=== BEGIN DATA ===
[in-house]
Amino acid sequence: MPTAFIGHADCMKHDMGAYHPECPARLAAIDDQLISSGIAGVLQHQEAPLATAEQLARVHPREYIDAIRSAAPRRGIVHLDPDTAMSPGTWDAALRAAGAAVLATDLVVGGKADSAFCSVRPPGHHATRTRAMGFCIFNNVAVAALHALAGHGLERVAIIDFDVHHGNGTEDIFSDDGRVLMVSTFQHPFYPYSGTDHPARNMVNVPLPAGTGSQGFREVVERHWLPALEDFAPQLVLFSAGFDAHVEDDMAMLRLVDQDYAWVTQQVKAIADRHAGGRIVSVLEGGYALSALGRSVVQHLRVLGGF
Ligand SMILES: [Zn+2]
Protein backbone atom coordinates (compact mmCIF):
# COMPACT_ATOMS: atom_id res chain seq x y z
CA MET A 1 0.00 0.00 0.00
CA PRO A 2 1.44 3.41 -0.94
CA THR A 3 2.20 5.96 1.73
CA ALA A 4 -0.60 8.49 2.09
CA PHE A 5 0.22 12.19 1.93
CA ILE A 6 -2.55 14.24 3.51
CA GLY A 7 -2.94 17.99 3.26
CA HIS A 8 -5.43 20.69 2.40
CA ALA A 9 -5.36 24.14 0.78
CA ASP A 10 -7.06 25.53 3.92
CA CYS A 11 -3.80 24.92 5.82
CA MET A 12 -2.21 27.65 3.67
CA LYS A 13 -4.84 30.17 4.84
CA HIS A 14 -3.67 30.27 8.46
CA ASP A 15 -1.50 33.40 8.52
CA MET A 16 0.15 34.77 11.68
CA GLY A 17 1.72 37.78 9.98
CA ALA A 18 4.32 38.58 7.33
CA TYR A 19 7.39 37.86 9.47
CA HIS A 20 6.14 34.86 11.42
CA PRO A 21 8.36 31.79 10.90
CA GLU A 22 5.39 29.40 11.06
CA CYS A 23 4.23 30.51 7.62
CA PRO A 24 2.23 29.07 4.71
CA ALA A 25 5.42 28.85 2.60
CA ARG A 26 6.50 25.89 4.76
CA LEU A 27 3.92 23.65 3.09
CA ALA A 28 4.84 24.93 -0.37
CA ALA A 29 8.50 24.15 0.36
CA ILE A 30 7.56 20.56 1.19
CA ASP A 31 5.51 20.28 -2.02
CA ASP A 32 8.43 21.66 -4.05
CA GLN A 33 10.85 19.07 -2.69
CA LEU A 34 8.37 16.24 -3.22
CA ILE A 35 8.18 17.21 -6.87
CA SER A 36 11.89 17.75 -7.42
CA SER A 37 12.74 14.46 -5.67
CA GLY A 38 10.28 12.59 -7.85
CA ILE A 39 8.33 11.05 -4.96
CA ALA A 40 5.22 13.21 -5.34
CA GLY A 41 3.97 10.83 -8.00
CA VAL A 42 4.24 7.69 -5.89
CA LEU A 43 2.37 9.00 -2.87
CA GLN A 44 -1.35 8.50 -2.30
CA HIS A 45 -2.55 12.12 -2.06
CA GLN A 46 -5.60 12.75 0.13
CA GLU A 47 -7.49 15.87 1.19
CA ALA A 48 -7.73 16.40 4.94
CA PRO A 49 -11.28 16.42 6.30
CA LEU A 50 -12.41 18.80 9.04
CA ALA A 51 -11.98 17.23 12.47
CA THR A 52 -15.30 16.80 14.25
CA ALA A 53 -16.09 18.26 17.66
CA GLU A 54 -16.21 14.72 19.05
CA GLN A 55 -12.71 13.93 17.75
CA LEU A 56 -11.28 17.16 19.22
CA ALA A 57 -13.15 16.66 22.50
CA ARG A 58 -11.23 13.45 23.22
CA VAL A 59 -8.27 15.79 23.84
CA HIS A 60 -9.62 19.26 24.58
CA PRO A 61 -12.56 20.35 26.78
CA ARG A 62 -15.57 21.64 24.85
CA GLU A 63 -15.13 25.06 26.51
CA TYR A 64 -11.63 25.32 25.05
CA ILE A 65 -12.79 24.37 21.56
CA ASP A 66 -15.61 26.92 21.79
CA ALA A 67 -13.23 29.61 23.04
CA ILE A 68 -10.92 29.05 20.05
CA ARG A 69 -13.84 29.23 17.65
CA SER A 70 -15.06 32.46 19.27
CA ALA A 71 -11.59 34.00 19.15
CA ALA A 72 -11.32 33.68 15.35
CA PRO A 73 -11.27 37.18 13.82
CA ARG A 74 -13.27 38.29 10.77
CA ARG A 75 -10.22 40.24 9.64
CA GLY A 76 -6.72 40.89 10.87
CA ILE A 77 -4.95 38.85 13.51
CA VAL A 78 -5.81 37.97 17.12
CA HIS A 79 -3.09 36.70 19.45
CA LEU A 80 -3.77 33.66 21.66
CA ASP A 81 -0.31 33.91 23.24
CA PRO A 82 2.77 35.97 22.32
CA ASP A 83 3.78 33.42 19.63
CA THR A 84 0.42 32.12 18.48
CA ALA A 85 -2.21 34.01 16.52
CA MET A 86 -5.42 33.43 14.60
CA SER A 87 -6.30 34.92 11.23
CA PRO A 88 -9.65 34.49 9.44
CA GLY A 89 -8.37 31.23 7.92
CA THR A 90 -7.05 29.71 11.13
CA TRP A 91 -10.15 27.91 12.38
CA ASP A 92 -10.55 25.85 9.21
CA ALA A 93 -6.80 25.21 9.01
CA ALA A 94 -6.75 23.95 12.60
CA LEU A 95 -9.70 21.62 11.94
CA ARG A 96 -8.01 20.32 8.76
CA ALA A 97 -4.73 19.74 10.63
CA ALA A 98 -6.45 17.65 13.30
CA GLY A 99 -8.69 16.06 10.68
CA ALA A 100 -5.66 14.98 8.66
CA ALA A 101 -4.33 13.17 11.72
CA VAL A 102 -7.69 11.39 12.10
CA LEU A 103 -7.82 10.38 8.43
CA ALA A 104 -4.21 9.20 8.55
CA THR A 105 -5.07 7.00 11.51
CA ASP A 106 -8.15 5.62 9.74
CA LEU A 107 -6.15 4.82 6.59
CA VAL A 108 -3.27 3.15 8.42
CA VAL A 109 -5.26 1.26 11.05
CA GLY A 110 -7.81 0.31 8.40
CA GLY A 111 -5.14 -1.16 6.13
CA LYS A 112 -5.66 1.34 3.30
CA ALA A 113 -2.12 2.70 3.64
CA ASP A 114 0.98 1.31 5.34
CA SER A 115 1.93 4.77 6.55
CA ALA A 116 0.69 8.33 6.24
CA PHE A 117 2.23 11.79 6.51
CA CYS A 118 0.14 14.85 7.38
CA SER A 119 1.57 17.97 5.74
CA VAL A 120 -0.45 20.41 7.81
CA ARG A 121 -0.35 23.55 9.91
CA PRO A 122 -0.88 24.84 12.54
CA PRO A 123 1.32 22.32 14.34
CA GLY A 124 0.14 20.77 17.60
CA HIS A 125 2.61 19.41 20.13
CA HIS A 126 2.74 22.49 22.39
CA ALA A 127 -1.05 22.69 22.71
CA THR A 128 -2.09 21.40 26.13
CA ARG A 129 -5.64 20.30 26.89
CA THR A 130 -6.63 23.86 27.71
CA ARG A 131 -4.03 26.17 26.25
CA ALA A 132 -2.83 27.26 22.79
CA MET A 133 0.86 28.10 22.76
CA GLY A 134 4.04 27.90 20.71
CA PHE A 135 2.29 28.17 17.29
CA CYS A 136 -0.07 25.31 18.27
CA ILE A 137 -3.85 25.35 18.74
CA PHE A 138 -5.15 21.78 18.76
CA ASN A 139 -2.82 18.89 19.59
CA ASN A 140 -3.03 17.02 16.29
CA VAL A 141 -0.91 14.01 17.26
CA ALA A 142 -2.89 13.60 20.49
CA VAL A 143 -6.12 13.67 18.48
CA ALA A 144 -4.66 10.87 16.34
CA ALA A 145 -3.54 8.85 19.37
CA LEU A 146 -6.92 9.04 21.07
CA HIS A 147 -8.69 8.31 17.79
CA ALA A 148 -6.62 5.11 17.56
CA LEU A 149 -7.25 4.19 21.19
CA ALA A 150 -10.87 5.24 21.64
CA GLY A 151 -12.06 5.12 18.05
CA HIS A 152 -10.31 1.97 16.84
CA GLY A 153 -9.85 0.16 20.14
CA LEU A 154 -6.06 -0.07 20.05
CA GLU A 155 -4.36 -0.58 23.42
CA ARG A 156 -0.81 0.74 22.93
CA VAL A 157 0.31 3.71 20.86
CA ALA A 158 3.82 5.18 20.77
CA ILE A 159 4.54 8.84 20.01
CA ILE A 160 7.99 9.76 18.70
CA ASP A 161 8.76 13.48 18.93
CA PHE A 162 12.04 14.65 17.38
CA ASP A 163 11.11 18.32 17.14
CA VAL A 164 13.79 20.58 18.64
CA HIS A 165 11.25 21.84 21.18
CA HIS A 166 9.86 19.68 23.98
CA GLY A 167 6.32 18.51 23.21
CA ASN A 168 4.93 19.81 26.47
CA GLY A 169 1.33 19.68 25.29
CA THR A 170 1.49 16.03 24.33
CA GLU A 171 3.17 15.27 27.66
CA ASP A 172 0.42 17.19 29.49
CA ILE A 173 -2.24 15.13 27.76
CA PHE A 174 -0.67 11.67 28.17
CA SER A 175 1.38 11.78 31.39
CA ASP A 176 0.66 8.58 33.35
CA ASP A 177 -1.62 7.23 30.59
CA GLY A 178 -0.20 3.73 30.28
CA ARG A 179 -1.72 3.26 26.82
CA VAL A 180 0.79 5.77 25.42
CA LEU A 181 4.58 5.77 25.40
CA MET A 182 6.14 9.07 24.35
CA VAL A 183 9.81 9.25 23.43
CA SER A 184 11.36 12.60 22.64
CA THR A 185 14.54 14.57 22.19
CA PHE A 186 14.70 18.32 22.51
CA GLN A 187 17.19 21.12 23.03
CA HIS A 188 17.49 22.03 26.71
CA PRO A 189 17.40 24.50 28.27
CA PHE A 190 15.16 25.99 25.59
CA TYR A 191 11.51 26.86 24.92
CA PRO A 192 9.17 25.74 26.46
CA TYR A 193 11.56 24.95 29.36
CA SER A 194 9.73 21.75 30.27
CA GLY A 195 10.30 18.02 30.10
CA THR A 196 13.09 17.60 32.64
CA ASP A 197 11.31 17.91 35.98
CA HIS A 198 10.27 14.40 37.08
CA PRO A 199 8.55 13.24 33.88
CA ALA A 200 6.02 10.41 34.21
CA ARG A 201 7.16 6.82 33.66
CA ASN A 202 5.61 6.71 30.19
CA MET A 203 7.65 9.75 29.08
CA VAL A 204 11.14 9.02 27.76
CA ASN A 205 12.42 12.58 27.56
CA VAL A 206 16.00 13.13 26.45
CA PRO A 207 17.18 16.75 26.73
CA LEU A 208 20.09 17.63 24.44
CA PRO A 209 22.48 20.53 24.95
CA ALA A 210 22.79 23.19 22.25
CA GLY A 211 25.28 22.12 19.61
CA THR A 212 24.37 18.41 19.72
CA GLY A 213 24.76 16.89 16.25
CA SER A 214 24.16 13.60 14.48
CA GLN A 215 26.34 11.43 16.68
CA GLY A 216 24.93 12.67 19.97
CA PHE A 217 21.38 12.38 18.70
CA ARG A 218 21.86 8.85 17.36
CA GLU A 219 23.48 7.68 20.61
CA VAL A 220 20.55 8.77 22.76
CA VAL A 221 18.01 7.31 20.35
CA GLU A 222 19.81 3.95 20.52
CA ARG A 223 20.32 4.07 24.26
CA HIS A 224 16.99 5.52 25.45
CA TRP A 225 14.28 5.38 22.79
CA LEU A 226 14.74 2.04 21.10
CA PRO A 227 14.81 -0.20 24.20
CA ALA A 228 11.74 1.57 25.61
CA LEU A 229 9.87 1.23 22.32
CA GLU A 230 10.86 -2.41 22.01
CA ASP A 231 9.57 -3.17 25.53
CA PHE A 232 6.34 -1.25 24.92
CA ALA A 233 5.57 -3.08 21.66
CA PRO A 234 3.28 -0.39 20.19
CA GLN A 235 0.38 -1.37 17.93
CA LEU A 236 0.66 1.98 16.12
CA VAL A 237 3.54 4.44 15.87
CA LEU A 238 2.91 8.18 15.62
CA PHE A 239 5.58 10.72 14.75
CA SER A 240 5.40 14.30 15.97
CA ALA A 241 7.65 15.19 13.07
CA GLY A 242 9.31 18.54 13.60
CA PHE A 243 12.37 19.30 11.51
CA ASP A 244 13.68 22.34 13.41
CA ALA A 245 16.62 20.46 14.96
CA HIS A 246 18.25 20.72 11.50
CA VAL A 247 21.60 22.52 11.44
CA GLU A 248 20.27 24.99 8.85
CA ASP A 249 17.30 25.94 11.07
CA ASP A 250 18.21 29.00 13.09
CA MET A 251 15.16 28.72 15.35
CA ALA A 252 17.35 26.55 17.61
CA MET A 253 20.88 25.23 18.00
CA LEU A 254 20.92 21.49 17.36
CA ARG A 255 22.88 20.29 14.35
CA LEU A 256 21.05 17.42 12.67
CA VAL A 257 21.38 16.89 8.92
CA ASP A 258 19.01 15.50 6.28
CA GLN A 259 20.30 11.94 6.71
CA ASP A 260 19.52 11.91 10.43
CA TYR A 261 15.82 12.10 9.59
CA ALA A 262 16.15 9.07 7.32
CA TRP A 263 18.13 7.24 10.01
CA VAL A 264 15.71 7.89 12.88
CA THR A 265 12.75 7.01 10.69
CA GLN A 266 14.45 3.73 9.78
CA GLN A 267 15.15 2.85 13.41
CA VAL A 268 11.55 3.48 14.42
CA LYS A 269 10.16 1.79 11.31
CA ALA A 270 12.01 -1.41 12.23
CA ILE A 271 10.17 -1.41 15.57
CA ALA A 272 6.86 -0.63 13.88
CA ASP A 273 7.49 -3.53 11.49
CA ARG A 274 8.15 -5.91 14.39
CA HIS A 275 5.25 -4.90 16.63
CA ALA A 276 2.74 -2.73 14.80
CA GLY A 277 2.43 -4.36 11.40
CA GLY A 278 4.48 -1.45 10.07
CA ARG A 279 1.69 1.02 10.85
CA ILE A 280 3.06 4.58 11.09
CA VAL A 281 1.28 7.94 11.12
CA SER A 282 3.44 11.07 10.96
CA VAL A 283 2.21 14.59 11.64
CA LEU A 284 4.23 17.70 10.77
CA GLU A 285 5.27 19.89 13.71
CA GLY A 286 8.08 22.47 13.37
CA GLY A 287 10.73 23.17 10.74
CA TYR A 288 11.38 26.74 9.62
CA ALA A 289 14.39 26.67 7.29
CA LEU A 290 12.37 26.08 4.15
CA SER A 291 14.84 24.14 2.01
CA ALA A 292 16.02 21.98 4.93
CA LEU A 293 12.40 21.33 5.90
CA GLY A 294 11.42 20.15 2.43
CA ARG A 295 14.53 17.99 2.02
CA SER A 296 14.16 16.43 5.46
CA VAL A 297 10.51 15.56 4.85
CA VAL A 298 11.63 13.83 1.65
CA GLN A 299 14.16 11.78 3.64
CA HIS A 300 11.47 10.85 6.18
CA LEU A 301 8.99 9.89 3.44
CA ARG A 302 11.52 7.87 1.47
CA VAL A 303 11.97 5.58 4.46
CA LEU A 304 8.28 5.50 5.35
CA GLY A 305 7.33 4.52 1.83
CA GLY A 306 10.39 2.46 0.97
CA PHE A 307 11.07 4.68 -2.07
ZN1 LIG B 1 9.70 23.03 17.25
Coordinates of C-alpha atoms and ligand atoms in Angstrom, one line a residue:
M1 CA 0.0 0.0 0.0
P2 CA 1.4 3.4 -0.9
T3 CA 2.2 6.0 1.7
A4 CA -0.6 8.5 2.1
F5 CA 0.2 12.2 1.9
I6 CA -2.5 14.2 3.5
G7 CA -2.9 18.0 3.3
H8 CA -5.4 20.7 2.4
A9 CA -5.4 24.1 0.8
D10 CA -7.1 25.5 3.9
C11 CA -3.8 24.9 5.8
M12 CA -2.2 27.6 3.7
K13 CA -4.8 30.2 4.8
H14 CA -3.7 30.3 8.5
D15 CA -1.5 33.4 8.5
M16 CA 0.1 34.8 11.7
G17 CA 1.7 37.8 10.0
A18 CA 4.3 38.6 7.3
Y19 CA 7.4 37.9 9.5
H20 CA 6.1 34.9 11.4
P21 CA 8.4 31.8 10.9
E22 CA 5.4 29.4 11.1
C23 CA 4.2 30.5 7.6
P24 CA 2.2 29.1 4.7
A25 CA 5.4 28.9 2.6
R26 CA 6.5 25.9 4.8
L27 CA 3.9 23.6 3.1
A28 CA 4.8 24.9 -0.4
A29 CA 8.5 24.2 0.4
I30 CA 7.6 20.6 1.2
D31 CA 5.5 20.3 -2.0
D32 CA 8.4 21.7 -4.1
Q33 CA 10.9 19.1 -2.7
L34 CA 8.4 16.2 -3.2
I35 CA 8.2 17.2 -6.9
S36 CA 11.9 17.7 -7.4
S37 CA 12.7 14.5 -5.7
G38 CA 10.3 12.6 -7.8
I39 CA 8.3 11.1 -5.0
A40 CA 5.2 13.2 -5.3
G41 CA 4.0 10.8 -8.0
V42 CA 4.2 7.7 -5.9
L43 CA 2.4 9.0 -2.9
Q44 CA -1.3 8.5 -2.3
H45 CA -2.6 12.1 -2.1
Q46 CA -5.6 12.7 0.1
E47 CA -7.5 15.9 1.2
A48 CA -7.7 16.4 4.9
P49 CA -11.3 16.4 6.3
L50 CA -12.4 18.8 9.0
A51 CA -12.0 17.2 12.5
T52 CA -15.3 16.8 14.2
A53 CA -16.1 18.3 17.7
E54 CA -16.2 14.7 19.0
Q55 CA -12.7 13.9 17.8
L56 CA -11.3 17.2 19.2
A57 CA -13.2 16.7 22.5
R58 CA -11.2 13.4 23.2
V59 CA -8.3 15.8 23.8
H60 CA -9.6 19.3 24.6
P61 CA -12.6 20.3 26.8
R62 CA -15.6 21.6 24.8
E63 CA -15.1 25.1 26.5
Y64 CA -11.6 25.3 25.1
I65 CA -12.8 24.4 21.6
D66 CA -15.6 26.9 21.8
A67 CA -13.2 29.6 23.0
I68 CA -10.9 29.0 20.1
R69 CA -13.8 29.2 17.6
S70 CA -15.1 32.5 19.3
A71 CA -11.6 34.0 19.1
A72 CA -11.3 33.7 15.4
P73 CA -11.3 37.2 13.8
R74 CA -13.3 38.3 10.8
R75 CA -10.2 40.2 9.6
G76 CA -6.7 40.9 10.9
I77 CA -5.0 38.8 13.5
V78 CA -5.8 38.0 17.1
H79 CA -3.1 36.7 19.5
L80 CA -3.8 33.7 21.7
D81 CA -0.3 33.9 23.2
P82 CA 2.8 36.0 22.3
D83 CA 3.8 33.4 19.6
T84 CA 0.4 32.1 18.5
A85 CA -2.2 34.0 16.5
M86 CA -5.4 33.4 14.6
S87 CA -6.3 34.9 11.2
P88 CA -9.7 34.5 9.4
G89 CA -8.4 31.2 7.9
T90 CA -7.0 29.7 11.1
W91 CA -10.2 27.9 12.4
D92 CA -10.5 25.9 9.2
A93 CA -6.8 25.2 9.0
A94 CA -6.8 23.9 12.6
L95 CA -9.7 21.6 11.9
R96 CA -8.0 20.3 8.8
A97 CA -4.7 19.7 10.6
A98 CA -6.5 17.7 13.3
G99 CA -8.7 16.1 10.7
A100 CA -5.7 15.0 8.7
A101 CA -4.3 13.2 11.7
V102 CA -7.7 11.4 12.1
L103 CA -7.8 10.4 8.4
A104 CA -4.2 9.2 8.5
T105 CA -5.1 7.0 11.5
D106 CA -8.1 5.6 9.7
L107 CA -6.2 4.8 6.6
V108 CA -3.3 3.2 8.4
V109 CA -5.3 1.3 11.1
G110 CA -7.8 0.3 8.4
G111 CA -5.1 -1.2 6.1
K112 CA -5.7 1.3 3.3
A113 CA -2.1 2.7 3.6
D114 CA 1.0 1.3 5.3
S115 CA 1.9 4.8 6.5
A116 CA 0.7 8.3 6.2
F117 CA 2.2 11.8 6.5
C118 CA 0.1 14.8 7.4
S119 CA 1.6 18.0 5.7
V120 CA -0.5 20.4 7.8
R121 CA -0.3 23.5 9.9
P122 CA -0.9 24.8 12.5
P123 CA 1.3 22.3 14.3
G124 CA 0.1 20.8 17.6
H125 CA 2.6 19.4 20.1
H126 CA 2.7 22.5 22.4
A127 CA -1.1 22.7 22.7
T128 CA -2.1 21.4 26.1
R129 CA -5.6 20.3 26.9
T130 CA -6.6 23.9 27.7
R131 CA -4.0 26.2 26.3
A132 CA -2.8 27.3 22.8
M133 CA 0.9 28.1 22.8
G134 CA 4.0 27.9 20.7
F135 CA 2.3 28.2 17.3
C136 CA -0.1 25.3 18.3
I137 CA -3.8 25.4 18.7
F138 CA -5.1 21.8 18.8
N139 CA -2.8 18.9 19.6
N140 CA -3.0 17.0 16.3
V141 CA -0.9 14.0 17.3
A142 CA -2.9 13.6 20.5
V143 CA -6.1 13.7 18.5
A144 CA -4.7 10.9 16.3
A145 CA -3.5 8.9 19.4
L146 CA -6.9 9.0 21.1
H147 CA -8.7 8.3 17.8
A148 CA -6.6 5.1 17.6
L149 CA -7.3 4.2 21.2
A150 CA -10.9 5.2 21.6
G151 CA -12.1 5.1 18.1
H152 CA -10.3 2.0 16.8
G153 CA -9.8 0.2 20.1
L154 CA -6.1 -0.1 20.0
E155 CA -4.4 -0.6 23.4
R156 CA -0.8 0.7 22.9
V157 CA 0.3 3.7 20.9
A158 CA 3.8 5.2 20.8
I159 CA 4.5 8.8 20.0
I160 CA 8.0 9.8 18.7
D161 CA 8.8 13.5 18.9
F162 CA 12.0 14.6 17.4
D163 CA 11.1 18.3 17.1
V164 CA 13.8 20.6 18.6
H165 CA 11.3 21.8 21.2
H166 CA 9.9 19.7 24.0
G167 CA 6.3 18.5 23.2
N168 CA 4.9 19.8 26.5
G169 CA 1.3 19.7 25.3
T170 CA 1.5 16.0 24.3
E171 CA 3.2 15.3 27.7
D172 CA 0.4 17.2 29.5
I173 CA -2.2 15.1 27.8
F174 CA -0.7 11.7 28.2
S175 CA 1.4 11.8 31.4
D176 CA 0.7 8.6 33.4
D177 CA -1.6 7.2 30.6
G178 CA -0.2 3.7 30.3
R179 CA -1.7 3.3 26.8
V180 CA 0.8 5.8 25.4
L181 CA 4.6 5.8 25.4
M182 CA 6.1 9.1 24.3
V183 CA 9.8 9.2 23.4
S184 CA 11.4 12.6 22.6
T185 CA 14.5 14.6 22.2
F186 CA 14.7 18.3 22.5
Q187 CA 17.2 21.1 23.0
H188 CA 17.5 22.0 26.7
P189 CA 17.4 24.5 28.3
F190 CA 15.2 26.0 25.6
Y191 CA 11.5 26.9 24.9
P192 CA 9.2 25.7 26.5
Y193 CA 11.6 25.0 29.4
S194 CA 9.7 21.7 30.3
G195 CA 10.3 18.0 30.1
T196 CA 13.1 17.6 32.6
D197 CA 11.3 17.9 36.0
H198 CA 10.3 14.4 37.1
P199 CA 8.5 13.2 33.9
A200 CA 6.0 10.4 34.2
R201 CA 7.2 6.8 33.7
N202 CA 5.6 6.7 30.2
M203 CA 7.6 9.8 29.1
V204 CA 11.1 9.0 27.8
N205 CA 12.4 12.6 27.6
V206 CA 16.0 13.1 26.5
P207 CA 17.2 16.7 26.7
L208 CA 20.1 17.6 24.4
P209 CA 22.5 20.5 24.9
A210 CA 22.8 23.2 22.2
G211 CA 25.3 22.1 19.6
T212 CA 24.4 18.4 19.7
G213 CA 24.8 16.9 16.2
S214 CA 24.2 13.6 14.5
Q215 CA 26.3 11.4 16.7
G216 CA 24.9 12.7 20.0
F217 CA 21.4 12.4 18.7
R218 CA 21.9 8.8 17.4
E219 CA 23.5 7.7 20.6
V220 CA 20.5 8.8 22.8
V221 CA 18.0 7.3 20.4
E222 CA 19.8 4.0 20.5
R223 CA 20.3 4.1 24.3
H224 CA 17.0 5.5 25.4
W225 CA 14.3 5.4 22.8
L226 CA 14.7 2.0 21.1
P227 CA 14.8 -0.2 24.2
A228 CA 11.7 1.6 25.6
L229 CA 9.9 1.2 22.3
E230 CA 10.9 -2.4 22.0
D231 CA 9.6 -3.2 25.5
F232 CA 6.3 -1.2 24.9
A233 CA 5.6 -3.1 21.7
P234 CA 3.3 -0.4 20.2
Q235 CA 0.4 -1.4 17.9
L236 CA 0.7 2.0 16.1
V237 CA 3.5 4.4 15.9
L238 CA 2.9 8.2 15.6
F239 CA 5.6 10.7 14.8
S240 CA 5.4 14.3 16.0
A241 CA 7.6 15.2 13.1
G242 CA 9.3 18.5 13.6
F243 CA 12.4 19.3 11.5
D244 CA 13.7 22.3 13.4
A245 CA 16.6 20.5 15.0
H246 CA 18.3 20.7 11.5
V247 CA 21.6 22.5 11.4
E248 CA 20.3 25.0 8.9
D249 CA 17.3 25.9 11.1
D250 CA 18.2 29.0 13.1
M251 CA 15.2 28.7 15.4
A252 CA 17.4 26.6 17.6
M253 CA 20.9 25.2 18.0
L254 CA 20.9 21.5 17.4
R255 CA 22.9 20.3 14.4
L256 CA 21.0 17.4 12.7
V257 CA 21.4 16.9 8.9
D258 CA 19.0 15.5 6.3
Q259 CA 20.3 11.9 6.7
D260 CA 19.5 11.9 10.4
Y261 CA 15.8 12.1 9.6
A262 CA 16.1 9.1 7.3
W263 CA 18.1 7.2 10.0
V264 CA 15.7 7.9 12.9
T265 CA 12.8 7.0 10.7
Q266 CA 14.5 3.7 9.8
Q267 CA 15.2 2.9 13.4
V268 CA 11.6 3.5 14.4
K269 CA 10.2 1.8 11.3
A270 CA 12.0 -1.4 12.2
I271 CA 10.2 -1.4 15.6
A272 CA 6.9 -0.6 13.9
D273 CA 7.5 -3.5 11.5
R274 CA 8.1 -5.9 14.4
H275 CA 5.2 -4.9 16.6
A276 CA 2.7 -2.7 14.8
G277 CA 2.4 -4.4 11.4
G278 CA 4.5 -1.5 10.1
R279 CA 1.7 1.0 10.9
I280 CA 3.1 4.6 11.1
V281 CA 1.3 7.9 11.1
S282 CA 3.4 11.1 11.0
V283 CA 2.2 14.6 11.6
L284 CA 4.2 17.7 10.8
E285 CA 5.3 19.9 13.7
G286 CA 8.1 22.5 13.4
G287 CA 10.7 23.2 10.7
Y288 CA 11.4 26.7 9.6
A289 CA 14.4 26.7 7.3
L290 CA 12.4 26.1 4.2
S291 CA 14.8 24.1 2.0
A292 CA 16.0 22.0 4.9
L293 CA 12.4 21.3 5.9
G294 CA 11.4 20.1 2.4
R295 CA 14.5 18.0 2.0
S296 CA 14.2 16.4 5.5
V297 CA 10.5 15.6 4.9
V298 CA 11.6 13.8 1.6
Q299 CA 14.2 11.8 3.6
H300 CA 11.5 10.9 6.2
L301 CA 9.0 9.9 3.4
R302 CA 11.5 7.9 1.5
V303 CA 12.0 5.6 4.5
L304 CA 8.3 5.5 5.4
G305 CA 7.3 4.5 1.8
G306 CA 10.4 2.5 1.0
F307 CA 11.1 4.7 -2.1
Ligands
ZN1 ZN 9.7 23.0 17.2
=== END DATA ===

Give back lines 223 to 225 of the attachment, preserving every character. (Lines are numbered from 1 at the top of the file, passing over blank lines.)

CA ARG A 218 21.86 8.85 17.36
CA GLU A 219 23.48 7.68 20.61
CA VAL A 220 20.55 8.77 22.76